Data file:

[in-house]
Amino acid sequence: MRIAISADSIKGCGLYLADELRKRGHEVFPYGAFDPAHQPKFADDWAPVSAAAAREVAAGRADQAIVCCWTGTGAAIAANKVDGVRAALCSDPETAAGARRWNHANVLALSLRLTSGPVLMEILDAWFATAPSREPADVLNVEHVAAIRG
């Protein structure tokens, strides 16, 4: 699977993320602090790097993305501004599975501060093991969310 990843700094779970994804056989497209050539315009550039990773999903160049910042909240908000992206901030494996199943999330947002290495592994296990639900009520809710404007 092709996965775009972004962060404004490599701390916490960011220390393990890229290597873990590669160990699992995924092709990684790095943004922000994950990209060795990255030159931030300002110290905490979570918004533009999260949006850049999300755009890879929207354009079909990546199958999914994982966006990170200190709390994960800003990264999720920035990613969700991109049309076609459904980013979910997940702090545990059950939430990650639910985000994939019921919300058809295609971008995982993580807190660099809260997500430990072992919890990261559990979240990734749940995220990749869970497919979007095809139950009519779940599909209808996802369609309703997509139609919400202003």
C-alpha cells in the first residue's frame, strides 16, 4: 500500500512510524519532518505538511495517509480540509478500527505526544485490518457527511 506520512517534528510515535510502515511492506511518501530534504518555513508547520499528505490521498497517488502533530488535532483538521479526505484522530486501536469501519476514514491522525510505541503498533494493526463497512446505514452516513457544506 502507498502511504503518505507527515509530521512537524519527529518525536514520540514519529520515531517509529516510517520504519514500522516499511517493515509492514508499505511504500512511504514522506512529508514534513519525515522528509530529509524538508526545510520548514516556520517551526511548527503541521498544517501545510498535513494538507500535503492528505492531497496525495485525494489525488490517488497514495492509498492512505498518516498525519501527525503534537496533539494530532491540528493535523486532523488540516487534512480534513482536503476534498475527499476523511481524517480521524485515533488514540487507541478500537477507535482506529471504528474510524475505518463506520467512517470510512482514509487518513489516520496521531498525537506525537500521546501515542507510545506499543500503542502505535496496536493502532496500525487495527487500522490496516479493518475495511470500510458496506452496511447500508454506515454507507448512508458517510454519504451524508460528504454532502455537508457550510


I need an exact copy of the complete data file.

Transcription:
[in-house]
Amino acid sequence: MRIAISADSIKGCGLYLADELRKRGHEVFPYGAFDPAHQPKFADDWAPVSAAAAREVAAGRADQAIVCCWTGTGAAIAANKVDGVRAALCSDPETAAGARRWNHANVLALSLRLTSGPVLMEILDAWFATAPSREPADVLNVEHVAAIRG
């Protein structure tokens, strides 16, 4: 699977993320602090790097993305501004599975501060093991969310 990843700094779970994804056989497209050539315009550039990773999903160049910042909240908000992206901030494996199943999330947002290495592994296990639900009520809710404007 092709996965775009972004962060404004490599701390916490960011220390393990890229290597873990590669160990699992995924092709990684790095943004922000994950990209060795990255030159931030300002110290905490979570918004533009999260949006850049999300755009890879929207354009079909990546199958999914994982966006990170200190709390994960800003990264999720920035990613969700991109049309076609459904980013979910997940702090545990059950939430990650639910985000994939019921919300058809295609971008995982993580807190660099809260997500430990072992919890990261559990979240990734749940995220990749869970497919979007095809139950009519779940599909209808996802369609309703997509139609919400202003």
C-alpha cells in the first residue's frame, strides 16, 4: 500500500512510524519532518505538511495517509480540509478500527505526544485490518457527511 506520512517534528510515535510502515511492506511518501530534504518555513508547520499528505490521498497517488502533530488535532483538521479526505484522530486501536469501519476514514491522525510505541503498533494493526463497512446505514452516513457544506 502507498502511504503518505507527515509530521512537524519527529518525536514520540514519529520515531517509529516510517520504519514500522516499511517493515509492514508499505511504500512511504514522506512529508514534513519525515522528509530529509524538508526545510520548514516556520517551526511548527503541521498544517501545510498535513494538507500535503492528505492531497496525495485525494489525488490517488497514495492509498492512505498518516498525519501527525503534537496533539494530532491540528493535523486532523488540516487534512480534513482536503476534498475527499476523511481524517480521524485515533488514540487507541478500537477507535482506529471504528474510524475505518463506520467512517470510512482514509487518513489516520496521531498525537506525537500521546501515542507510545506499543500503542502505535496496536493502532496500525487495527487500522490496516479493518475495511470500510458496506452496511447500508454506515454507507448512508458517510454519504451524508460528504454532502455537508457550510